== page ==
This paper presents a security review of the mobile apps provided by the UK’s leading banks; we focus on the connections the apps make, and the way in which TLS is used. We apply existing TLS testing methods to the apps which only find errors in legacy apps. We then go on to look at extensions of these methods and find five of the apps have serious vulnerabilities. In particular, we find that two apps pin a TLS root CA certificate, but do not verify the hostname. In this case, the use of certificate pinning means that all existing test methods would miss detecting the hostname verification flaw. We find that three apps load adverts over insecure connections, which could be exploited for in-app phishing attacks. Some of the apps used the users’ PIN as authentication, for which PCI guidelines require extra security, so these apps use an additional cryptographic protocol; we study the underlying protocol of one banking app in detail and show that it provides little additional protection, meaning that an active man-in-the-middle attacker can retrieve the user’s credentials, login to the bank and perform every operation the legitimate user could.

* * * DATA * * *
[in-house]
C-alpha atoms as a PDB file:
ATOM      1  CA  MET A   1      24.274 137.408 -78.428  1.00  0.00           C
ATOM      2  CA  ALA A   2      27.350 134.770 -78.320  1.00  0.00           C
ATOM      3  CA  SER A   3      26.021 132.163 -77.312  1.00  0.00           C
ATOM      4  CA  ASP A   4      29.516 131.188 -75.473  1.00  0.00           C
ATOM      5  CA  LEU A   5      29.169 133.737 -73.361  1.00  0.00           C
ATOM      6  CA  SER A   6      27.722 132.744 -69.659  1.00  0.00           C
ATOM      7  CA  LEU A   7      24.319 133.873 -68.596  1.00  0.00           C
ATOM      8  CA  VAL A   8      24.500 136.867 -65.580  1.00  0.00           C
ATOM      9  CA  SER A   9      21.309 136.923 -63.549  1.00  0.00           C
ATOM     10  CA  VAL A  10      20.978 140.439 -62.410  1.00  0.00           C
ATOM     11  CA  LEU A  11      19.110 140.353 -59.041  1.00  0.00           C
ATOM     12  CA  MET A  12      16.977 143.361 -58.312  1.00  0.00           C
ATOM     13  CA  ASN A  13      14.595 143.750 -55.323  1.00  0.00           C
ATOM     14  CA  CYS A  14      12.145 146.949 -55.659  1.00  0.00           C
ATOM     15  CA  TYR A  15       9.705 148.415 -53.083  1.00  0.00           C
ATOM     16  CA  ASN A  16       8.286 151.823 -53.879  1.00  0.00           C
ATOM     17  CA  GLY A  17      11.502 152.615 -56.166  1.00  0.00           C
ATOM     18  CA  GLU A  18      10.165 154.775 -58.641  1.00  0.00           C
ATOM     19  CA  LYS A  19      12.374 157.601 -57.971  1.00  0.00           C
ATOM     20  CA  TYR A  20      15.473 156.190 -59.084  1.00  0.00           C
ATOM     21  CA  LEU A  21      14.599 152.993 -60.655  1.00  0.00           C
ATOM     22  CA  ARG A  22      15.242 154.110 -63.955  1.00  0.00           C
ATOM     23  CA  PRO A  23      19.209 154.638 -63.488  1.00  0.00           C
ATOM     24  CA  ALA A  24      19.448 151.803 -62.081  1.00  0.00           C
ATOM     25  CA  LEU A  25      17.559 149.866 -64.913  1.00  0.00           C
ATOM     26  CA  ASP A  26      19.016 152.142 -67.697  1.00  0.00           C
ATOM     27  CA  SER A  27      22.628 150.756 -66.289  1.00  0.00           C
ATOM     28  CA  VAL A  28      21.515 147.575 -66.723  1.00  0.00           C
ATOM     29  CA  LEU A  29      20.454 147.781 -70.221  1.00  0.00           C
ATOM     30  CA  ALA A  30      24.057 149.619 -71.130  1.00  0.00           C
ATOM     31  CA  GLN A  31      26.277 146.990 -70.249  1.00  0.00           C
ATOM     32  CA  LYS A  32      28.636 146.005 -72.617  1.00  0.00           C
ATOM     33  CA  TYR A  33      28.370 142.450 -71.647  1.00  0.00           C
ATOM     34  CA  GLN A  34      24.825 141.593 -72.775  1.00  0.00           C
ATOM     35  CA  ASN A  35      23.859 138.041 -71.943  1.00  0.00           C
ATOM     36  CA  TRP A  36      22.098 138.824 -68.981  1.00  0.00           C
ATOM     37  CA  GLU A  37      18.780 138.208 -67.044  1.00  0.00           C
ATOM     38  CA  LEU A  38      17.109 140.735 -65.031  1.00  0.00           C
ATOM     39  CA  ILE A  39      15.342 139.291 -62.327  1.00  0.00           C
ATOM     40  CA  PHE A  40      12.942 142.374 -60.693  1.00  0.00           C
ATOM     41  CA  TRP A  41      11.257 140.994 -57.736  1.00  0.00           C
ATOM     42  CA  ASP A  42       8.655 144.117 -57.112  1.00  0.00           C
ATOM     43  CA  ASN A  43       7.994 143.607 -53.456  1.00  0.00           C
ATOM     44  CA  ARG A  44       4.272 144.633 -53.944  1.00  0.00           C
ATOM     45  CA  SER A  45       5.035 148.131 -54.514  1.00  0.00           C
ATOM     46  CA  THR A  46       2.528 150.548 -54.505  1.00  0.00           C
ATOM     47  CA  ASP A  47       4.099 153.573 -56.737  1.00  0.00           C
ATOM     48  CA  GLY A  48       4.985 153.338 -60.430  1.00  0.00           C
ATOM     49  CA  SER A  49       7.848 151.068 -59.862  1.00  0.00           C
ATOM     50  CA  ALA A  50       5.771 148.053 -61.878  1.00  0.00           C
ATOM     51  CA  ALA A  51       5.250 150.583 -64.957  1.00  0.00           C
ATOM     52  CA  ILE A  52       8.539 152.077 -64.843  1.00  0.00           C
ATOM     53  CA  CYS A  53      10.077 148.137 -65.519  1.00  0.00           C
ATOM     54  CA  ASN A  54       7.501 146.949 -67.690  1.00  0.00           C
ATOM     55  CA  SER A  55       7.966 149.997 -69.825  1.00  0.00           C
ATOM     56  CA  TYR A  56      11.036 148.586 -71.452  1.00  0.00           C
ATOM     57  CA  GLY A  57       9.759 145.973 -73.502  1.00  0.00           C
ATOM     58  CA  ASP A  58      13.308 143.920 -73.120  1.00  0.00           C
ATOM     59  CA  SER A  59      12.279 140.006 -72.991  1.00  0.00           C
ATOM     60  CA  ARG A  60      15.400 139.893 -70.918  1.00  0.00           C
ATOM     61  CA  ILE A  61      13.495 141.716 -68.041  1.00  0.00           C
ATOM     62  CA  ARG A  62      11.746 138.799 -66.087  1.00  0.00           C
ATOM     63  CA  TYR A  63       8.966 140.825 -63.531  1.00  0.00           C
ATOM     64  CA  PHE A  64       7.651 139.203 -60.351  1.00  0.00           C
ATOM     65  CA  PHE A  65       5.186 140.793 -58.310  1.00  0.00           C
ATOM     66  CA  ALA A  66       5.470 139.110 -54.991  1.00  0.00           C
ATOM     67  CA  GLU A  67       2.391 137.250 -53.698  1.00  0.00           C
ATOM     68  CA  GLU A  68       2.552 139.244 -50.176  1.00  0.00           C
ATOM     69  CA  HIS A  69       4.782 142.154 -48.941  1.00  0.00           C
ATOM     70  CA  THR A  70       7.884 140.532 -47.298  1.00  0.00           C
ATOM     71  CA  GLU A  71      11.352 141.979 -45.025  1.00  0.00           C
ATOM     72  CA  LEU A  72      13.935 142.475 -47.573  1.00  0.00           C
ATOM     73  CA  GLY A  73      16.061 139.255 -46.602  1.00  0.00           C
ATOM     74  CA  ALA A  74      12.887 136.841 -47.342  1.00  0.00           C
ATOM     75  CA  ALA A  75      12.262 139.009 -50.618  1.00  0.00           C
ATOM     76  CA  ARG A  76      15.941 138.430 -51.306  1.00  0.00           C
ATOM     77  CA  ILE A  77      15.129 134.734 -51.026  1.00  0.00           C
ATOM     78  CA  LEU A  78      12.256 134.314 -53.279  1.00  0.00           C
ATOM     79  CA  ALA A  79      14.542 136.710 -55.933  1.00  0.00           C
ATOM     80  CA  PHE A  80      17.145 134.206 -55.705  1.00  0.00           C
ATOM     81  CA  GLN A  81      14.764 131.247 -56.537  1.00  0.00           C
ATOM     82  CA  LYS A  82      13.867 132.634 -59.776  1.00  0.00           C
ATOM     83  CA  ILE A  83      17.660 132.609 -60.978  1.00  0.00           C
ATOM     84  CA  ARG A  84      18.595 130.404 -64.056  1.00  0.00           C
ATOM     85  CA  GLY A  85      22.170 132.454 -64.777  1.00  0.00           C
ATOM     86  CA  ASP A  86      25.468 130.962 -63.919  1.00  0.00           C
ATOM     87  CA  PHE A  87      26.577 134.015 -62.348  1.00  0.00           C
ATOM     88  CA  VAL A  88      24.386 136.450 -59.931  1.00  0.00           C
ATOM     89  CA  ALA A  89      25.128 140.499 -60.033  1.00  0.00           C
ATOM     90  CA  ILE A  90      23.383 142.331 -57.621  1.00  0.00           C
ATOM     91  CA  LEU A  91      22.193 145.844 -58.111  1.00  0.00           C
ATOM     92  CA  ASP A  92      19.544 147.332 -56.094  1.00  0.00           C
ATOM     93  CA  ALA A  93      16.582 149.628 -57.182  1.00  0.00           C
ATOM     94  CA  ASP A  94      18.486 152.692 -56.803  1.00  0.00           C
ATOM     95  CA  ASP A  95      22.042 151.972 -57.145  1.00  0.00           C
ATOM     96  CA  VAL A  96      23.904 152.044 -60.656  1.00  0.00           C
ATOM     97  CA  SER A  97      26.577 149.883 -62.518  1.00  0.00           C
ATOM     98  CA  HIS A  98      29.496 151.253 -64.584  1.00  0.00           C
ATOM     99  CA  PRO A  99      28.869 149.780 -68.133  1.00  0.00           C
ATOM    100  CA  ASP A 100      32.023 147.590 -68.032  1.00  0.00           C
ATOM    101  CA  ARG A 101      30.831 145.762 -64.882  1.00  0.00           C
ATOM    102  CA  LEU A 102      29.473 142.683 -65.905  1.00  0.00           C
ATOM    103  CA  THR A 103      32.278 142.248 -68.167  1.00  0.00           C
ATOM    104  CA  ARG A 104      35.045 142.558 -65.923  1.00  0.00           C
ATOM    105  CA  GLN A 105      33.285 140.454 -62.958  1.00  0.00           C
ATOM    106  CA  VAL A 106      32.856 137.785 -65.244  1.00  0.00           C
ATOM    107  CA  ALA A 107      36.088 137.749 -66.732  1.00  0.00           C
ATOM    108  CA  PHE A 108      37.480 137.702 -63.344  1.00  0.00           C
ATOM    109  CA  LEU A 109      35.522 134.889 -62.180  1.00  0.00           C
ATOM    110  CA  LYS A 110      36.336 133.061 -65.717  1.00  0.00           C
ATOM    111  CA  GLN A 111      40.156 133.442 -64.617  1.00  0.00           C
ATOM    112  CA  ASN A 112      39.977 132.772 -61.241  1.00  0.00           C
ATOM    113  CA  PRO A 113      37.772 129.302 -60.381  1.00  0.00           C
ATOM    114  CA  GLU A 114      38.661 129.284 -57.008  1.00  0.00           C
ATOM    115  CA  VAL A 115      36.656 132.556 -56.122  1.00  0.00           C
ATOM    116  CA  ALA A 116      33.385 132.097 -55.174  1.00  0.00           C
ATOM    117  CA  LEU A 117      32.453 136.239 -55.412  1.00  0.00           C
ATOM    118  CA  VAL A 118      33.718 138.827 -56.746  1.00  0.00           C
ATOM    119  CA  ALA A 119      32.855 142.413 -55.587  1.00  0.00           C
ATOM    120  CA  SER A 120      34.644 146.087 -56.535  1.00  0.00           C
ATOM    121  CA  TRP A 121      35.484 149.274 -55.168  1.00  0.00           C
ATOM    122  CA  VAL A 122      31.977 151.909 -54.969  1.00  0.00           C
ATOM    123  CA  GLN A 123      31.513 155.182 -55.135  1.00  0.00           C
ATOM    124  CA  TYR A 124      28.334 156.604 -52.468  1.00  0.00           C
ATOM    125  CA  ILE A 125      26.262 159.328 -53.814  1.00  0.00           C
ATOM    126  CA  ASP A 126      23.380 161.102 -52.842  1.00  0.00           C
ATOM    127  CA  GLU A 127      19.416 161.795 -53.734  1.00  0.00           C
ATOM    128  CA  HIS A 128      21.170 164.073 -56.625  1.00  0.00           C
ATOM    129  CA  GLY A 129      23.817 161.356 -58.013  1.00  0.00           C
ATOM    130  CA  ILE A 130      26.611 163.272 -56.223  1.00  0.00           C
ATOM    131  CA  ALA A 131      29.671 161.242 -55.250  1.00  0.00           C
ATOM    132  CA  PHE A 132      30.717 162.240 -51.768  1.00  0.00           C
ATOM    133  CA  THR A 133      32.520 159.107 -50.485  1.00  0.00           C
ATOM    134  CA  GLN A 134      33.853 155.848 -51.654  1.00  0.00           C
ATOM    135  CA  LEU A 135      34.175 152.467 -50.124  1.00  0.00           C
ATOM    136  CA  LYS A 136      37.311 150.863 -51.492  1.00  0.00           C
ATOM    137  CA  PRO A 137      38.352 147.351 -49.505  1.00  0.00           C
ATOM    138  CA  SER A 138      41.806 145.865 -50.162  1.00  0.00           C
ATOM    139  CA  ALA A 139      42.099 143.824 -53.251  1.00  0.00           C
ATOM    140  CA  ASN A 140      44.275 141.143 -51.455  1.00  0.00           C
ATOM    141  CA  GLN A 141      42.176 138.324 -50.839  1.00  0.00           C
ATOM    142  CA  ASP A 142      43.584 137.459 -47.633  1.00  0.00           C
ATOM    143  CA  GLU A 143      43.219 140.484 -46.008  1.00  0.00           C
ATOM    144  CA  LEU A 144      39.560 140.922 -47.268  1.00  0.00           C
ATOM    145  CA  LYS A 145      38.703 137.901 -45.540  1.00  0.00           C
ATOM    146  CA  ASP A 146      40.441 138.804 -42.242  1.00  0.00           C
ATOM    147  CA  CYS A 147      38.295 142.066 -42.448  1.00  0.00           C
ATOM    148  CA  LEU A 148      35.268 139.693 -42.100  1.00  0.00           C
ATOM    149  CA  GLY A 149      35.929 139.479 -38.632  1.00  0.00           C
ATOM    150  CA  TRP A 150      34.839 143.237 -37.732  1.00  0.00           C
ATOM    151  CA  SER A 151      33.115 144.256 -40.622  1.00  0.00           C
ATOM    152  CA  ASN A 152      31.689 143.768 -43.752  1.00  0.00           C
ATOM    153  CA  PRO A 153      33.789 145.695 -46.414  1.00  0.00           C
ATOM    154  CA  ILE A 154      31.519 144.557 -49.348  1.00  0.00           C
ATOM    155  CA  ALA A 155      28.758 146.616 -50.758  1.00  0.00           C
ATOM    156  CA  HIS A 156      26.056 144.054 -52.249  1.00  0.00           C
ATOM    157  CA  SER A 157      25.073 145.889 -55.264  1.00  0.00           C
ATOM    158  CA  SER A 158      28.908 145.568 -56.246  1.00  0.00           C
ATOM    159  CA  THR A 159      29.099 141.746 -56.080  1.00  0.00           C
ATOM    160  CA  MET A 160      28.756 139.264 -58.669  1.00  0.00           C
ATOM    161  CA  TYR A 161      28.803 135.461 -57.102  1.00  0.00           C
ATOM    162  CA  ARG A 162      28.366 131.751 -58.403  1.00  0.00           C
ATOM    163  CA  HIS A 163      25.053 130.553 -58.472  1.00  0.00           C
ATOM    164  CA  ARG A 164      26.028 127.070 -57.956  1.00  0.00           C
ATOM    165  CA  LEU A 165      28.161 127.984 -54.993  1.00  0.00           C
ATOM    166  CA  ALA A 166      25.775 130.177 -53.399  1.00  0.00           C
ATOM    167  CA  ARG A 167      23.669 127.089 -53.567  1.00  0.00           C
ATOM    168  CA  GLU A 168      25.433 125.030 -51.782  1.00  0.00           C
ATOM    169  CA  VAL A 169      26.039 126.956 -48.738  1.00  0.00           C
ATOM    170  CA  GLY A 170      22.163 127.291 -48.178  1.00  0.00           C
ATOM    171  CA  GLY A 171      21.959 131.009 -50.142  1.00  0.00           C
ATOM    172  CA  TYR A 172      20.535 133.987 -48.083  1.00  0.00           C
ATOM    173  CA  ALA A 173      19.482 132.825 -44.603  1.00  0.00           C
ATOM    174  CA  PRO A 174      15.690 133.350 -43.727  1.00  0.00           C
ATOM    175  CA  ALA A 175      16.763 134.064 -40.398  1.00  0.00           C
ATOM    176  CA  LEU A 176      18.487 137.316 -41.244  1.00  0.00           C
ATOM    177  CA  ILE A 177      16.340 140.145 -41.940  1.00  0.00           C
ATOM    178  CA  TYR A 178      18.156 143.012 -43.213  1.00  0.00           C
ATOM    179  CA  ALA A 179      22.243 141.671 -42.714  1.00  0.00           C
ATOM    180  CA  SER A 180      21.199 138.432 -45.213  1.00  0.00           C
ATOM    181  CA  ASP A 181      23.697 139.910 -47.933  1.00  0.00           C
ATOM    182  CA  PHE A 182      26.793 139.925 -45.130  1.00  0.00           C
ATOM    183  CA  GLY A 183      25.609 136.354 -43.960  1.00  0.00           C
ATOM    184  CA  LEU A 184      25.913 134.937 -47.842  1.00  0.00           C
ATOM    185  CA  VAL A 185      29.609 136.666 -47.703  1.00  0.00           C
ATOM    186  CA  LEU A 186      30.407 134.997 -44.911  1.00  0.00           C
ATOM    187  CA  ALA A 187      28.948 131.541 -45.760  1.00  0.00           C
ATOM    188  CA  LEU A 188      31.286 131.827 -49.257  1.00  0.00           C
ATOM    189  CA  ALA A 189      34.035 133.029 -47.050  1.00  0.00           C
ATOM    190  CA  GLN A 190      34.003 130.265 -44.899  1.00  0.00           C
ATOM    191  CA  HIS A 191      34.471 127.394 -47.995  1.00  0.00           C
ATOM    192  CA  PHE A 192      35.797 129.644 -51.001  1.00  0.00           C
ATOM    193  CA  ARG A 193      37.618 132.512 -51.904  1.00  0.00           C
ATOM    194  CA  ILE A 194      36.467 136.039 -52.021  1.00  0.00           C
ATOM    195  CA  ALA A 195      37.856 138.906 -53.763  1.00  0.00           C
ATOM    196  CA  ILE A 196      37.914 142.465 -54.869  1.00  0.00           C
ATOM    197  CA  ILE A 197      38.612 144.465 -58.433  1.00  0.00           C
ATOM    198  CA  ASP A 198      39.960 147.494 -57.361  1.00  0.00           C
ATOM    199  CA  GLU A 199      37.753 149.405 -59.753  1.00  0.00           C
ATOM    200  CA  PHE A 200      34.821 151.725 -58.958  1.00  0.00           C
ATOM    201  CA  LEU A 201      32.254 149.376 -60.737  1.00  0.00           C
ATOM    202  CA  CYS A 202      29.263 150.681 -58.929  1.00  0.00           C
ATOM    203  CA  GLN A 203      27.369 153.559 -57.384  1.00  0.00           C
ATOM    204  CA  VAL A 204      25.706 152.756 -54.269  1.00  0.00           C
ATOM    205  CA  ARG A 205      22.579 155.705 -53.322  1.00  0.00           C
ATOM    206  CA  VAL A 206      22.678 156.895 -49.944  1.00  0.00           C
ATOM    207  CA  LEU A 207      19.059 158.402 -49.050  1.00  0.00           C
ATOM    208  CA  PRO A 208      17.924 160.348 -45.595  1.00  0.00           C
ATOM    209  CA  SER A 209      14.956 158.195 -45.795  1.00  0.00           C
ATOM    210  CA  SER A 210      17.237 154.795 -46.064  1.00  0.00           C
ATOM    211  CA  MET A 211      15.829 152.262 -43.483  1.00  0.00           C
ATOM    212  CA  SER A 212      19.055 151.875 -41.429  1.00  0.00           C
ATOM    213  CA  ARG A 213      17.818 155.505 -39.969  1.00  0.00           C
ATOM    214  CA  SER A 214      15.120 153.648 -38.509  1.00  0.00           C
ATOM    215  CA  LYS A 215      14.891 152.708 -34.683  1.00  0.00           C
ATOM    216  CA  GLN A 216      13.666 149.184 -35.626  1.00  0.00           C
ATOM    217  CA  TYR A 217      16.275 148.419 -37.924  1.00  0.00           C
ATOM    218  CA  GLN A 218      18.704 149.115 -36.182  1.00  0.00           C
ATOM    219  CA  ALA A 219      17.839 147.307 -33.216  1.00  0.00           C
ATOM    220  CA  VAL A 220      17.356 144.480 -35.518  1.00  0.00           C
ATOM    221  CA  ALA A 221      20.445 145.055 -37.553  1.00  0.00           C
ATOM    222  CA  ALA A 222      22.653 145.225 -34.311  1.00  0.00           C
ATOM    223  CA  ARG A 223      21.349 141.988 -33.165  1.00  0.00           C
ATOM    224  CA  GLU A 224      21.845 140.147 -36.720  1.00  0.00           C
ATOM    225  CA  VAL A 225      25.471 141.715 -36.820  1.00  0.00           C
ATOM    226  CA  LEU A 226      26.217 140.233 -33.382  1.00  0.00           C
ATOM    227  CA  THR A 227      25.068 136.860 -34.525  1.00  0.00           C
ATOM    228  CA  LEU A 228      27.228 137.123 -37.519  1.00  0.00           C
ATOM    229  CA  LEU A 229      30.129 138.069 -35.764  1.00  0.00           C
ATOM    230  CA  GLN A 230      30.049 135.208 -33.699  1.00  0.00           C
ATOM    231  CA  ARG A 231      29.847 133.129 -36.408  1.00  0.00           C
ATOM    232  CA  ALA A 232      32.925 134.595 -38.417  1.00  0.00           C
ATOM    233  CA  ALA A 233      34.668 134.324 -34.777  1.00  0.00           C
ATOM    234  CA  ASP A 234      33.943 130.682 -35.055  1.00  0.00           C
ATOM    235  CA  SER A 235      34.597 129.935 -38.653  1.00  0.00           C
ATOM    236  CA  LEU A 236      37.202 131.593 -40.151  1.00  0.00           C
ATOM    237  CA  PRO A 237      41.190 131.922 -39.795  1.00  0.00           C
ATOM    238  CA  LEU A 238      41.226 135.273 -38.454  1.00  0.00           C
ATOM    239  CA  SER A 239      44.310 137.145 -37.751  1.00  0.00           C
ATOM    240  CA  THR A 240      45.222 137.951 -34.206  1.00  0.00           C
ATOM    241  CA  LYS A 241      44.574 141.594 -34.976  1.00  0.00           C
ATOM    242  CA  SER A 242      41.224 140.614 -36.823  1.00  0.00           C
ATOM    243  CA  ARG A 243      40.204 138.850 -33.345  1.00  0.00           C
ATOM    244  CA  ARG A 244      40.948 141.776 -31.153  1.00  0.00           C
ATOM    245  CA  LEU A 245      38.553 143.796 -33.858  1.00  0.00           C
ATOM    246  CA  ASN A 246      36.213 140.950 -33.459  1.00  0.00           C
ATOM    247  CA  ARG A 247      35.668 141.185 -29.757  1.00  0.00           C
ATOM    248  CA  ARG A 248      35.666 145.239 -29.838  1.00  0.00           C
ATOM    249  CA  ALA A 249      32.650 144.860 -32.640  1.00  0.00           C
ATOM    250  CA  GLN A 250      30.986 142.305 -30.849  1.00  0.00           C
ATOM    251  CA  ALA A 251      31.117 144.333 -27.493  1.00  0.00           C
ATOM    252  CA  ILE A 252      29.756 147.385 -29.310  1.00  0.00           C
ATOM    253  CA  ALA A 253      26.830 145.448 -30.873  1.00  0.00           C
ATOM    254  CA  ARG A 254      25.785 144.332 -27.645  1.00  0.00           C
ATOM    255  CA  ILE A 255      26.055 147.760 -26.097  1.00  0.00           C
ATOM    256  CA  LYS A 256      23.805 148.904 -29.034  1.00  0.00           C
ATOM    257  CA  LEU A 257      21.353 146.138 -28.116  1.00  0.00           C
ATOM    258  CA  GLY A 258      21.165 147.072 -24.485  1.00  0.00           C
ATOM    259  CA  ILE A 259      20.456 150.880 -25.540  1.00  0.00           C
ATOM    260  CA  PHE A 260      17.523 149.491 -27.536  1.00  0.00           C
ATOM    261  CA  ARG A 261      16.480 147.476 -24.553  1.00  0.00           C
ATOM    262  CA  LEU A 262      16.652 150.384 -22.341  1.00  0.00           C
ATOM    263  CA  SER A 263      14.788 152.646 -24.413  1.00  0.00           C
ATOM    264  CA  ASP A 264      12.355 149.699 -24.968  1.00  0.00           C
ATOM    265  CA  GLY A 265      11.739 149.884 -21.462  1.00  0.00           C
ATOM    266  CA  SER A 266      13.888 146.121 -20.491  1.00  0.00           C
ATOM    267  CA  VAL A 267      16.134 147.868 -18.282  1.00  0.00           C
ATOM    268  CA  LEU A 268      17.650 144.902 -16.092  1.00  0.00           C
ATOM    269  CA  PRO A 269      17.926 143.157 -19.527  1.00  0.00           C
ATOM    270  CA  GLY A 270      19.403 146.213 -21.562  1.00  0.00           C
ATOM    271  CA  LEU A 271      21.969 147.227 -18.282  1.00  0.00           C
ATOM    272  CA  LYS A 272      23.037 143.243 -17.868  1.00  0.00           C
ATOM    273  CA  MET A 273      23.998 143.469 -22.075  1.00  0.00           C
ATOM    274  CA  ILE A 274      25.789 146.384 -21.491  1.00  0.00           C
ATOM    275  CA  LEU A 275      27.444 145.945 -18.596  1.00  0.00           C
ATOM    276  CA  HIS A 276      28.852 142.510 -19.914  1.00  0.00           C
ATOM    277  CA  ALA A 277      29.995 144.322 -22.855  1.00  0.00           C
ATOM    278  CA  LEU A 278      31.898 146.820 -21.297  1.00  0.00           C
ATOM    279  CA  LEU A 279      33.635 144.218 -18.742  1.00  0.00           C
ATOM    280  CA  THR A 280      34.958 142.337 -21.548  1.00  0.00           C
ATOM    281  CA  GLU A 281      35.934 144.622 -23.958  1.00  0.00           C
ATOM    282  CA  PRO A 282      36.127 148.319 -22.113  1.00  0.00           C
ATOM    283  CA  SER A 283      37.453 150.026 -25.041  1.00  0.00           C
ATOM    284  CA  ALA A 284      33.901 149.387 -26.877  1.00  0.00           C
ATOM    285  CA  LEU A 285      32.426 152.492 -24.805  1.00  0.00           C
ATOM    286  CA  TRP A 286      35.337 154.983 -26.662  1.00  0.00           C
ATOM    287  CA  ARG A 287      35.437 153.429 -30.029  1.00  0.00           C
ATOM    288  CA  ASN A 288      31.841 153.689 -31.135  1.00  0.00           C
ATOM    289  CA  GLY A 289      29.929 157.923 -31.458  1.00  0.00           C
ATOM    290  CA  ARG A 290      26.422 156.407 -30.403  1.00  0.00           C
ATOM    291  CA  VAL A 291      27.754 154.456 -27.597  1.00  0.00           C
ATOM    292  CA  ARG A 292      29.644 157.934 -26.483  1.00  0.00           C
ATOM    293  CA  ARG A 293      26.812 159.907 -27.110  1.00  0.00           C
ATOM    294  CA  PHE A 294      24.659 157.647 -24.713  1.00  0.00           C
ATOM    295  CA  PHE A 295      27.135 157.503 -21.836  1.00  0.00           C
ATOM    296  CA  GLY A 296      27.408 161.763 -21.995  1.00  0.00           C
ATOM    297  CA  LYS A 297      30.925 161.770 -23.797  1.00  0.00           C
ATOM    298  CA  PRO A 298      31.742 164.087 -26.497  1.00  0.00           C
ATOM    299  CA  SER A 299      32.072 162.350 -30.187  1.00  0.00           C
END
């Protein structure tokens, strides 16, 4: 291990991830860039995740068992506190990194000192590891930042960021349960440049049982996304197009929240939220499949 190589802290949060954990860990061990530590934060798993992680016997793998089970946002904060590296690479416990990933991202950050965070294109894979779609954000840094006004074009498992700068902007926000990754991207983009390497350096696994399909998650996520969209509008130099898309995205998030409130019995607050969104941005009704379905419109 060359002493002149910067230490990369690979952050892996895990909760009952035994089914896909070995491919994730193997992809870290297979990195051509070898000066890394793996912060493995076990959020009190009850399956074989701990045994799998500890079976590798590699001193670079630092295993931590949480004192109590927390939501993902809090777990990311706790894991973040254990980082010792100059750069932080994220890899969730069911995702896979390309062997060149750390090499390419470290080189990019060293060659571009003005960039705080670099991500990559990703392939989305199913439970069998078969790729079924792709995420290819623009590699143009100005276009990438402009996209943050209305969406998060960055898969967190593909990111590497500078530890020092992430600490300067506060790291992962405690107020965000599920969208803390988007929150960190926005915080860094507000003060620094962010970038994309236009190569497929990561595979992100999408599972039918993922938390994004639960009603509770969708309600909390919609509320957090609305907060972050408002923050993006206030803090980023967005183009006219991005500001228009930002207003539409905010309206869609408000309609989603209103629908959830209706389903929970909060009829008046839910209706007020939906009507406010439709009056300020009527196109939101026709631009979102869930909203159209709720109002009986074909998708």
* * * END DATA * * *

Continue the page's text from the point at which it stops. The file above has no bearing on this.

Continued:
|Name||Lecture Notes in Computer Science|
|Conference||21st International Conference on Financial Cryptography and Data Security (FC 2017)|
|Period||3/04/17 → 7/04/17|